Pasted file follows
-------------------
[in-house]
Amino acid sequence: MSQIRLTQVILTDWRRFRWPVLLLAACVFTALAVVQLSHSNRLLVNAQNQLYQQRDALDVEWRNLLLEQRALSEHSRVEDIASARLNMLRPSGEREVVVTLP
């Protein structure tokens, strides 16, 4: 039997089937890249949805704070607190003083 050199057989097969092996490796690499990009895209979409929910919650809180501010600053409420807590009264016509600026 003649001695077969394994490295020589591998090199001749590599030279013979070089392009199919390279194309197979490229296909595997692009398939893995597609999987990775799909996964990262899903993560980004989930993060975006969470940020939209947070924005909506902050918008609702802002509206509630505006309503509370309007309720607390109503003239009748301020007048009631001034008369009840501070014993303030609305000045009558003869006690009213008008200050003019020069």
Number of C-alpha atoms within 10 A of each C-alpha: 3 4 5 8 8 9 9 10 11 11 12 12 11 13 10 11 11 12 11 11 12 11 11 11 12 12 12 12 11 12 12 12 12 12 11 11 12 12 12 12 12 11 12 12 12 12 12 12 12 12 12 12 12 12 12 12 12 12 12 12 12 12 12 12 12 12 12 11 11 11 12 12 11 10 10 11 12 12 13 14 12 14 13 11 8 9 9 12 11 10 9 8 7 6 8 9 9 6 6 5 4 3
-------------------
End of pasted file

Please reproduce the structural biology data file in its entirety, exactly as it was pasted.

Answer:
[in-house]
Amino acid sequence: MSQIRLTQVILTDWRRFRWPVLLLAACVFTALAVVQLSHSNRLLVNAQNQLYQQRDALDVEWRNLLLEQRALSEHSRVEDIASARLNMLRPSGEREVVVTLP
């Protein structure tokens, strides 16, 4: 039997089937890249949805704070607190003083 050199057989097969092996490796690499990009895209979409929910919650809180501010600053409420807590009264016509600026 003649001695077969394994490295020589591998090199001749590599030279013979070089392009199919390279194309197979490229296909595997692009398939893995597609999987990775799909996964990262899903993560980004989930993060975006969470940020939209947070924005909506902050918008609702802002509206509630505006309503509370309007309720607390109503003239009748301020007048009631001034008369009840501070014993303030609305000045009558003869006690009213008008200050003019020069």
Number of C-alpha atoms within 10 A of each C-alpha: 3 4 5 8 8 9 9 10 11 11 12 12 11 13 10 11 11 12 11 11 12 11 11 11 12 12 12 12 11 12 12 12 12 12 11 11 12 12 12 12 12 11 12 12 12 12 12 12 12 12 12 12 12 12 12 12 12 12 12 12 12 12 12 12 12 12 12 11 11 11 12 12 11 10 10 11 12 12 13 14 12 14 13 11 8 9 9 12 11 10 9 8 7 6 8 9 9 6 6 5 4 3